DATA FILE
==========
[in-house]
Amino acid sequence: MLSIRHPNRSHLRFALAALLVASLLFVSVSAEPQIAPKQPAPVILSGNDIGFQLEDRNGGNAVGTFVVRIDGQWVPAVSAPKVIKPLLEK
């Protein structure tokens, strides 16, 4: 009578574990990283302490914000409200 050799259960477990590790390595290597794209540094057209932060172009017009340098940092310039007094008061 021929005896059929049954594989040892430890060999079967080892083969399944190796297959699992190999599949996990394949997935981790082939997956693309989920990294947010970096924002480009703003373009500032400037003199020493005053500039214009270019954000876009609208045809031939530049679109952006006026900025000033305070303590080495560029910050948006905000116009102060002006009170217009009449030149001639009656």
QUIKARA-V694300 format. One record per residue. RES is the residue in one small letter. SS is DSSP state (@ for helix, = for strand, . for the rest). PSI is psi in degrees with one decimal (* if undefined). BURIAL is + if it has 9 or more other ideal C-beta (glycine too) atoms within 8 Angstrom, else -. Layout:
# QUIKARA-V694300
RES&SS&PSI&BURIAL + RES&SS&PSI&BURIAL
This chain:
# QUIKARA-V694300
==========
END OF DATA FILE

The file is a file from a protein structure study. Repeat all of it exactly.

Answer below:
[in-house]
Amino acid sequence: MLSIRHPNRSHLRFALAALLVASLLFVSVSAEPQIAPKQPAPVILSGNDIGFQLEDRNGGNAVGTFVVRIDGQWVPAVSAPKVIKPLLEK
């Protein structure tokens, strides 16, 4: 009578574990990283302490914000409200 050799259960477990590790390595290597794209540094057209932060172009017009340098940092310039007094008061 021929005896059929049954594989040892430890060999079967080892083969399944190796297959699992190999599949996990394949997935981790082939997956693309989920990294947010970096924002480009703003373009500032400037003199020493005053500039214009270019954000876009609208045809031939530049679109952006006026900025000033305070303590080495560029910050948006905000116009102060002006009170217009009449030149001639009656």
QUIKARA-V694300 format. One record per residue. RES is the residue in one small letter. SS is DSSP state (@ for helix, = for strand, . for the rest). PSI is psi in degrees with one decimal (* if undefined). BURIAL is + if it has 9 or more other ideal C-beta (glycine too) atoms within 8 Angstrom, else -. Layout:
# QUIKARA-V694300
RES&SS&PSI&BURIAL + RES&SS&PSI&BURIAL
This chain:
# QUIKARA-V694300